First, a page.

UChicago students reflect on experiences advocating for human rights

Participants in Pozen Center program share advice with prospective interns

One student helped refugees in Miami prepare their immigration applications. One did research to support the development of additions to the Cook County human rights ordinance. Another compiled evidence for a wrongful use-of-force lawsuit against an Ohio prison. They worked in small, local organizations and large, international ones, based everywhere from Chicago to Hong Kong.

All of them belonged to the last Pozen Family Center for Human Rights internship cohort. Members of the cohort gathered on Nov. 14 on the third floor of Ida Noyes Hall to reflect on how their internships (all supported by $5,000 Pozen Center grants) complemented their coursework, deepened their engagement with human rights and exposed them to new interests and professional pathways.

In presentations and question-and-answer panels led by Pozen Center faculty, former interns spoke about the work they did, the challenges they negotiated and the advice they had for future interns about how to get the most out of the experience. Audience members, including members of this year’s cohort, heard direct accounts of what it was like to support human rights with research and with advocacy, from within large bureaucracies and with grassroots organizations.

Zachary Yeoh, a fourth-year philosophy major and human rights minor, spent the summer working at Daly and Associates, a pro bono law firm in Hong Kong, where he helped primarily with immigration cases. 

“I’d been doing lots of theory, and I wanted to look at the possibility of more practical applications,” he said, echoing a sentiment expressed by many former interns throughout the day. “I wanted to see firsthand how philosophical ideas about ethics actually play out in society. I was able to do that, and it was extremely gratifying.”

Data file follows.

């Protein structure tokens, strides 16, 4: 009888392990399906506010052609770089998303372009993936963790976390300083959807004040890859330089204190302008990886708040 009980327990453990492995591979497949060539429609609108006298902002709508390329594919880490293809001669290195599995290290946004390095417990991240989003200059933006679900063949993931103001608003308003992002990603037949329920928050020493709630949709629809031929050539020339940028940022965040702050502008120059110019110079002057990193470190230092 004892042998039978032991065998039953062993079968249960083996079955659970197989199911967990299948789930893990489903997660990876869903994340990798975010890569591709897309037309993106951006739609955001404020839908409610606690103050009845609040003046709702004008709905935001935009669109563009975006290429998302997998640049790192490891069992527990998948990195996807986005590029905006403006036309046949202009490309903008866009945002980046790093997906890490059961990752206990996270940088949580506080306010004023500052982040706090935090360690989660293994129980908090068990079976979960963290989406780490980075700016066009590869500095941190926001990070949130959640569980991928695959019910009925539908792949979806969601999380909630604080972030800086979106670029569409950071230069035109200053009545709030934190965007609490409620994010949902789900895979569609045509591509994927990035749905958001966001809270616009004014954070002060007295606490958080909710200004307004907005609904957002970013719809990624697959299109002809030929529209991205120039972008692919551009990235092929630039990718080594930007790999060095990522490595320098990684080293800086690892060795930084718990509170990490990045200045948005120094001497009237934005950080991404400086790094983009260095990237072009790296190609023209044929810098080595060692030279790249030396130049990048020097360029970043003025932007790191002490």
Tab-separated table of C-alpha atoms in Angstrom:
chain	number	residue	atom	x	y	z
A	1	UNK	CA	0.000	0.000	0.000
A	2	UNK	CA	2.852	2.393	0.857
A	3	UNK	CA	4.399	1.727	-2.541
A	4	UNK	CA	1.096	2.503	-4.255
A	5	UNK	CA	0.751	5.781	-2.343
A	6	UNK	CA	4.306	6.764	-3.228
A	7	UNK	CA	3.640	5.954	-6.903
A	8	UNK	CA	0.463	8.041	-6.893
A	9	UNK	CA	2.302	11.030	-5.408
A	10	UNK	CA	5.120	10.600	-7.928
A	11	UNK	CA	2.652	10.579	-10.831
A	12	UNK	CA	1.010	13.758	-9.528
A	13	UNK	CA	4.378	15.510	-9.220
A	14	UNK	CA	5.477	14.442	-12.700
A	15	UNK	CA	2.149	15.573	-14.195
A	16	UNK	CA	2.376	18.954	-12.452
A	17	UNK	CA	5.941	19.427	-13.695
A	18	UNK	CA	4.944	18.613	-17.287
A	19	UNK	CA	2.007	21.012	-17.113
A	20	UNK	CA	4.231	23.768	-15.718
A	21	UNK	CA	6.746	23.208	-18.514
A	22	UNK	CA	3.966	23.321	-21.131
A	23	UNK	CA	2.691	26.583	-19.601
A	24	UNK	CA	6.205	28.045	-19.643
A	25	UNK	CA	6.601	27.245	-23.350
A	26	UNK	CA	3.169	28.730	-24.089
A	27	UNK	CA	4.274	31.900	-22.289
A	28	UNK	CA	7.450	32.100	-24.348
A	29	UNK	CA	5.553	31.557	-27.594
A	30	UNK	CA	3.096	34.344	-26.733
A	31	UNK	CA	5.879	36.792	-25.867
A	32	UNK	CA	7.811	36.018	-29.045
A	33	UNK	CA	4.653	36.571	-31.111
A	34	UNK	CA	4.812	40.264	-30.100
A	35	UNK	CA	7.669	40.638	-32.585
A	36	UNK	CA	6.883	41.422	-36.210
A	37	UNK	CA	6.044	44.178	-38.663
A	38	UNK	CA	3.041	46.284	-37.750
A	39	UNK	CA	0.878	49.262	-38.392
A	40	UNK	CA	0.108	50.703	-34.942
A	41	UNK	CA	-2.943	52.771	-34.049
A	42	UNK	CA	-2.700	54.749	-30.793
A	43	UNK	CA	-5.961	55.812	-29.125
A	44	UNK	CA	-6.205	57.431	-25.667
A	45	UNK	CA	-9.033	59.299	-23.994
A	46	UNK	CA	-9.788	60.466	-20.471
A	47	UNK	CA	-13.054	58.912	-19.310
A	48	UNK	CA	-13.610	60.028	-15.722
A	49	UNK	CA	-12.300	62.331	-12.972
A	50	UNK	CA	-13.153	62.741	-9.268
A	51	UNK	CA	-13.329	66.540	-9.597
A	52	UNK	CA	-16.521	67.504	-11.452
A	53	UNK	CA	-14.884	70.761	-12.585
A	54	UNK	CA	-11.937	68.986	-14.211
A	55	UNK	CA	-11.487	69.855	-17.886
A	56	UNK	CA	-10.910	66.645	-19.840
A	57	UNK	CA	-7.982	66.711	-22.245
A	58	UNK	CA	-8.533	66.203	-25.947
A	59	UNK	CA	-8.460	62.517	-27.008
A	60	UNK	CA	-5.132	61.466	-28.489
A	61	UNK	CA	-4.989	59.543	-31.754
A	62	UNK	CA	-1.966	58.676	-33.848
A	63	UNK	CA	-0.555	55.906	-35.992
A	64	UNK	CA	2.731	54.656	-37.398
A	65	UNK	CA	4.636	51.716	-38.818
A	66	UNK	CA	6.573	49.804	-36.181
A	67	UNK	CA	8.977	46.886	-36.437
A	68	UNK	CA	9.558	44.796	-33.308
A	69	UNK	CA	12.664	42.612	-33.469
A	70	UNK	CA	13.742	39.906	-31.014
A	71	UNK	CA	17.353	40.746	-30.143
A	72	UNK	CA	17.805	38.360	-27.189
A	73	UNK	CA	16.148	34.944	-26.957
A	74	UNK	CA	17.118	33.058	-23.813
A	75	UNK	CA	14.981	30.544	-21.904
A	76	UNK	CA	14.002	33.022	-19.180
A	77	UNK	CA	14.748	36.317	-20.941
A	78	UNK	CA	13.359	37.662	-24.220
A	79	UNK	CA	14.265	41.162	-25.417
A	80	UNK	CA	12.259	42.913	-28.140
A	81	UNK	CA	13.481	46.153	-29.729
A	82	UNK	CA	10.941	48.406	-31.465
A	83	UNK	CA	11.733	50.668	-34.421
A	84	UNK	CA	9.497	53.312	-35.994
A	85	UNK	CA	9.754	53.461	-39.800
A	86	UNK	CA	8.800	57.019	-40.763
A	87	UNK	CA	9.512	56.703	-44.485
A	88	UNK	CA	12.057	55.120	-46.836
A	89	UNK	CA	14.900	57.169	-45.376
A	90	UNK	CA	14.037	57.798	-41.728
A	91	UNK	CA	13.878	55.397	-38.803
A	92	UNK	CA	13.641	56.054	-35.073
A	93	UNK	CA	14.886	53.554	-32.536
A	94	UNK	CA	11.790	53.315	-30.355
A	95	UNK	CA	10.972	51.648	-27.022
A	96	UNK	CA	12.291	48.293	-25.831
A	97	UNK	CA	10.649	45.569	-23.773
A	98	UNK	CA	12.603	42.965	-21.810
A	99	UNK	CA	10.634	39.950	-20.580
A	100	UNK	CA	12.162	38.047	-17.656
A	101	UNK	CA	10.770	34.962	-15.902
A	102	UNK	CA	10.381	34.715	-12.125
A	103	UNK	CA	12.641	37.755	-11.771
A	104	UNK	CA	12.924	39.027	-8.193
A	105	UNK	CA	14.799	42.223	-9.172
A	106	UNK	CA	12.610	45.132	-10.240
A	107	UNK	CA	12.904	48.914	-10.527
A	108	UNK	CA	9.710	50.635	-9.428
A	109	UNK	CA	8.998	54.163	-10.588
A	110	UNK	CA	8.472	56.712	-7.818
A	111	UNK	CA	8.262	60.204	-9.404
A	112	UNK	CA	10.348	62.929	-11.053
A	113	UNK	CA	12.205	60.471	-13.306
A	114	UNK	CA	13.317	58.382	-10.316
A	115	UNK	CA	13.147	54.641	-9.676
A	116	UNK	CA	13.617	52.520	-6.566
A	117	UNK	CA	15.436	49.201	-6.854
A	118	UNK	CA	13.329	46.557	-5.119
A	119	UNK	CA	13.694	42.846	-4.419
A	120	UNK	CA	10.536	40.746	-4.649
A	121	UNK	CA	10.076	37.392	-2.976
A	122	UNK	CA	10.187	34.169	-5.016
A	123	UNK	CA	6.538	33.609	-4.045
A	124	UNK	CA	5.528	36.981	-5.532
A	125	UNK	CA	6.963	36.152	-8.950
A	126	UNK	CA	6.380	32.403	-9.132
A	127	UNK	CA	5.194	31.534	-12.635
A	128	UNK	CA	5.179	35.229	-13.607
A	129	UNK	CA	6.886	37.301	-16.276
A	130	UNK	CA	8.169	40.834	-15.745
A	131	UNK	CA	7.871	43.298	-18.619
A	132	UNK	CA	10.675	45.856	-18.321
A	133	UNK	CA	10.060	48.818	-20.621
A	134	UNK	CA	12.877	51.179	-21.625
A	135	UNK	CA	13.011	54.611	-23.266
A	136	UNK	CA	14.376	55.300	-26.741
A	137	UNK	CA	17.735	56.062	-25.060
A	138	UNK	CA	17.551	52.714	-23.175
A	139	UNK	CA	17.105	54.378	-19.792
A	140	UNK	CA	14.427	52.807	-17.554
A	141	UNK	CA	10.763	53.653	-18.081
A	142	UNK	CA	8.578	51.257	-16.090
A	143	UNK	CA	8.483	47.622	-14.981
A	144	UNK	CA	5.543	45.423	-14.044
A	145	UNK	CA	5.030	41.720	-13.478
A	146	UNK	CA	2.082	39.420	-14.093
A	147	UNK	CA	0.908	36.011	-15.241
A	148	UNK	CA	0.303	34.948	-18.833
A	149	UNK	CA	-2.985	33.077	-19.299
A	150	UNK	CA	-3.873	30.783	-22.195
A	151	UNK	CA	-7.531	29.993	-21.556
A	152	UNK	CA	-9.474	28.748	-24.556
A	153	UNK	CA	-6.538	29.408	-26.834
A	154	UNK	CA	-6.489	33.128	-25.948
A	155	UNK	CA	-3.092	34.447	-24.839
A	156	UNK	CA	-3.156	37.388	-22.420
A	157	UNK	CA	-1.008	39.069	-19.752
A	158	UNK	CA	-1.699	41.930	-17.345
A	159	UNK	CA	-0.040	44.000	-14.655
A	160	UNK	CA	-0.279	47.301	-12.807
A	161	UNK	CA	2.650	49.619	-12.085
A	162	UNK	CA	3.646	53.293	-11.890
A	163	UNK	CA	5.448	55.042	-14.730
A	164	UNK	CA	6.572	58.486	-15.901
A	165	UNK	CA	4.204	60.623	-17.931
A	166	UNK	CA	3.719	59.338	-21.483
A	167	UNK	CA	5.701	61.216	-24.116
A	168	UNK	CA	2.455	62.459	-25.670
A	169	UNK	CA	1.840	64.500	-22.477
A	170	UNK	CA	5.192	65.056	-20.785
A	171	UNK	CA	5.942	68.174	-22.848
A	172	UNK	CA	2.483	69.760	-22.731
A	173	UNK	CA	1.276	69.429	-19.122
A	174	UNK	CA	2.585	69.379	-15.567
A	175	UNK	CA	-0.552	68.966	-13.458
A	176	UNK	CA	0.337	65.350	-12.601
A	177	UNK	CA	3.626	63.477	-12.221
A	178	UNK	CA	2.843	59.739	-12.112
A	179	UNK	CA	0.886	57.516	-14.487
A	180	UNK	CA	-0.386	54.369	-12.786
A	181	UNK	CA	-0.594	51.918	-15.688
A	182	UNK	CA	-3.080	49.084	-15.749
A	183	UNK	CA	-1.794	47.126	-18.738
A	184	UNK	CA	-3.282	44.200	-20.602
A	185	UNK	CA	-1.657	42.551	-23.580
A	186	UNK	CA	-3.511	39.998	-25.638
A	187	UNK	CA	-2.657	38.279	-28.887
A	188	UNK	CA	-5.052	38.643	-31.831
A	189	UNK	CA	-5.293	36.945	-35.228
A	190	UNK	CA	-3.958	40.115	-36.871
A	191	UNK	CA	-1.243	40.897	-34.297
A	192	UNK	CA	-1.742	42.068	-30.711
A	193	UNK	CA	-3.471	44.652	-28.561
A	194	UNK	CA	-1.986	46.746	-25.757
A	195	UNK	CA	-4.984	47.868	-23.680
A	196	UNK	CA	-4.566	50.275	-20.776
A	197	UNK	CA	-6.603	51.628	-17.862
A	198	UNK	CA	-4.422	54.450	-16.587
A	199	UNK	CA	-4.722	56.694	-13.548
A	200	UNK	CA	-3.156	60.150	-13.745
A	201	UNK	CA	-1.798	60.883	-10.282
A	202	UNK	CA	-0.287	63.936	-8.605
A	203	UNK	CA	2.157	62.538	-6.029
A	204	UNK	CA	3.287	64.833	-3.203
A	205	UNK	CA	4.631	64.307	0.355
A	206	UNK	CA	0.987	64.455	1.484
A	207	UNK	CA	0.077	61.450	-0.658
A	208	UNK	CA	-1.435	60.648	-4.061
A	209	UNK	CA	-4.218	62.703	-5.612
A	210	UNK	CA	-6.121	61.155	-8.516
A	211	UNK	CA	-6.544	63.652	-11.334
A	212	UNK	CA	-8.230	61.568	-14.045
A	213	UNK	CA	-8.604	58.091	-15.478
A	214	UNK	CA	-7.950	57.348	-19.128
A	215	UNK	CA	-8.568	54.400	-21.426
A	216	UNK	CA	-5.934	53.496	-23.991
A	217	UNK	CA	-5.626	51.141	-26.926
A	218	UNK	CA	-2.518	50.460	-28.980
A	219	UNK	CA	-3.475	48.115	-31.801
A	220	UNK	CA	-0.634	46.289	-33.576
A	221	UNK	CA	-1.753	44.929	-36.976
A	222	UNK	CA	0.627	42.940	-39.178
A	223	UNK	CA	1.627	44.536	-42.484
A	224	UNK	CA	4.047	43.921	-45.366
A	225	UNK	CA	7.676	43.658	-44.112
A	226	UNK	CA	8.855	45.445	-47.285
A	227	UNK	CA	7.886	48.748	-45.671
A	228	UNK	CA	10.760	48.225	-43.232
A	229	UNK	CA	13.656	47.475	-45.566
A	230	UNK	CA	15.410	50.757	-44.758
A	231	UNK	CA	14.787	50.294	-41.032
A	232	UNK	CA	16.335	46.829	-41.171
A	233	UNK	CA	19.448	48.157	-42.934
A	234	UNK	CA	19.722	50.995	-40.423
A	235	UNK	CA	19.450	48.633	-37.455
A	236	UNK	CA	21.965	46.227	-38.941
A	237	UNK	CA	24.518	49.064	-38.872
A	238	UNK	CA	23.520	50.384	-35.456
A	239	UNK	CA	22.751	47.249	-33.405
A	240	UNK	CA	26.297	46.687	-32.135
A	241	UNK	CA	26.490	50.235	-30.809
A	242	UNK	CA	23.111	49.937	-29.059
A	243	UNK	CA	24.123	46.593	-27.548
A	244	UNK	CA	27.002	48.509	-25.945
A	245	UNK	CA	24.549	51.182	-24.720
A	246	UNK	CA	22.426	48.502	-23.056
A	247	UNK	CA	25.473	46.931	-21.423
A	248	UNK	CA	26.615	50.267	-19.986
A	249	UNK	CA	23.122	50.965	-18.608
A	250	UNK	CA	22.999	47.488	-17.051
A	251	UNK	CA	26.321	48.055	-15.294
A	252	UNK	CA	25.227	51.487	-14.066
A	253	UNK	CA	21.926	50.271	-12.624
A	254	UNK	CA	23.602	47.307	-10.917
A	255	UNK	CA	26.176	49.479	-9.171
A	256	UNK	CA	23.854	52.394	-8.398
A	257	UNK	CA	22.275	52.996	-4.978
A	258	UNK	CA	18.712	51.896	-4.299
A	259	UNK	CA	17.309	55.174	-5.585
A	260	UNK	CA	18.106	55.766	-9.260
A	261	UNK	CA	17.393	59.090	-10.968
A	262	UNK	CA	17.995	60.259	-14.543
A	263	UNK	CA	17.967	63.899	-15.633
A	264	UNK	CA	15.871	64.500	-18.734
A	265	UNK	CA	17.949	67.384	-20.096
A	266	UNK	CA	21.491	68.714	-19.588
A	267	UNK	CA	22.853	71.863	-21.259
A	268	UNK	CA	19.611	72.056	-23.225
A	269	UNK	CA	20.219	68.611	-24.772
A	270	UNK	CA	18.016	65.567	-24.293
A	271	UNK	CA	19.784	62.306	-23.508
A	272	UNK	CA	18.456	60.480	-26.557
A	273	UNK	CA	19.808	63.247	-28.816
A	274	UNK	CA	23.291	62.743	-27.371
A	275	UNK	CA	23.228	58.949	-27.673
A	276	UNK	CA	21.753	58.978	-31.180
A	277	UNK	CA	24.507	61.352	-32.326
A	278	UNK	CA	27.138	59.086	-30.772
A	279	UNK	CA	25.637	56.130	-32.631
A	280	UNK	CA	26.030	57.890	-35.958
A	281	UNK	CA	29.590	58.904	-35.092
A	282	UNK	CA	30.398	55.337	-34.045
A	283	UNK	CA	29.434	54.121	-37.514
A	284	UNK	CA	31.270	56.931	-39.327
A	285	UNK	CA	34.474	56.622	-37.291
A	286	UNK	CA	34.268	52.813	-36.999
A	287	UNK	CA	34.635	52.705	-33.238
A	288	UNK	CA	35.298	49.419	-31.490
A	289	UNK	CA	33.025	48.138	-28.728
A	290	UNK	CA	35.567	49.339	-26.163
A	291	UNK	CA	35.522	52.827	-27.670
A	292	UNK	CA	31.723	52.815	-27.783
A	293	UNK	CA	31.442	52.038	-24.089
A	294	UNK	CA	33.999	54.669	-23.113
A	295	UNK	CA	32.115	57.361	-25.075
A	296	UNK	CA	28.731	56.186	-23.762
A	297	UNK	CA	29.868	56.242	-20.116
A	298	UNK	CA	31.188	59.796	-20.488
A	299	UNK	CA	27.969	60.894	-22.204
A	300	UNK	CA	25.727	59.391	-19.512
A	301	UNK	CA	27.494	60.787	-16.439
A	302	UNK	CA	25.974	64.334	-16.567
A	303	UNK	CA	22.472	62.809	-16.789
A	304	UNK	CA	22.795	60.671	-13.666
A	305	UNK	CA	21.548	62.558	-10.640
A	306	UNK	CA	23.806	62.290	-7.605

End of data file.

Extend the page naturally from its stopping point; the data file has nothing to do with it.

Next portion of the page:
Preparation for field

The Pozen Center’s human rights internship program, which began in 1998 and has served more than 600 students since, is more than a summer work placement. During the academic year leading up to the internship, students receive guidance about how to find internships, apply for them, and get the most out of the experience. They get training on general professional topics like workplace etiquette and networking, but also on concerns specific to human-rights work, like protocols for working with victims of trauma. 

During their internship, they have check-ins with Pozen Center staff, and upon their return to UChicago, they engage in guided reflection about their time in the field and how it relates to their classroom learning.

Before the student attendees broke for a networking lunch, they heard from Julia Epplin-Zapf, a 2015 Pozen Center intern who now works as a policy analyst in the Cook County Department of Human Rights and Ethics. She spoke about interning at the Latin United Community Housing Association, a tenants’ rights and anti-gentrification organization based in Chicago’s Humboldt Park neighborhood.